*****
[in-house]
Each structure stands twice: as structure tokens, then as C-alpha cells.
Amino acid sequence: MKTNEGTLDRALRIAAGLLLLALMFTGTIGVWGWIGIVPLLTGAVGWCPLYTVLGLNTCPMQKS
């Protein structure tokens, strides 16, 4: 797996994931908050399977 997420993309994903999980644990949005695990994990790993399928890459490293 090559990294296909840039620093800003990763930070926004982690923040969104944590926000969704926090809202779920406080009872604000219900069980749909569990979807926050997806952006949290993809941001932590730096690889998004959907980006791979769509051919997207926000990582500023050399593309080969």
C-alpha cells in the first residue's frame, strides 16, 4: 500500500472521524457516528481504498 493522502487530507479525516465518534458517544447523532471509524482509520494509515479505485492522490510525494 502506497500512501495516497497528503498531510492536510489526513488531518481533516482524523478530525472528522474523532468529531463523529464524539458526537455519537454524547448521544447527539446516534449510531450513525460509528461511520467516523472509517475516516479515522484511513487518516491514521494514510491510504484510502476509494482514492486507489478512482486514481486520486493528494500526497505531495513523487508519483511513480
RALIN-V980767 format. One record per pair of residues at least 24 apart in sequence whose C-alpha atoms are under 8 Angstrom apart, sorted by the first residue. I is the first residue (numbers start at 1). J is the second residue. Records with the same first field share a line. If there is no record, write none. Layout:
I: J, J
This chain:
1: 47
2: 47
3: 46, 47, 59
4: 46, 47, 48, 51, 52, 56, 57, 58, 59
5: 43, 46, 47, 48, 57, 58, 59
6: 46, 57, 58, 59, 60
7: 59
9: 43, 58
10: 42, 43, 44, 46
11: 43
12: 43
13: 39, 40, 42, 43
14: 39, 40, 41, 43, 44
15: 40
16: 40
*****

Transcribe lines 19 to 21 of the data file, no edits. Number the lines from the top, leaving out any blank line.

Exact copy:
12: 43
13: 39, 40, 42, 43
14: 39, 40, 41, 43, 44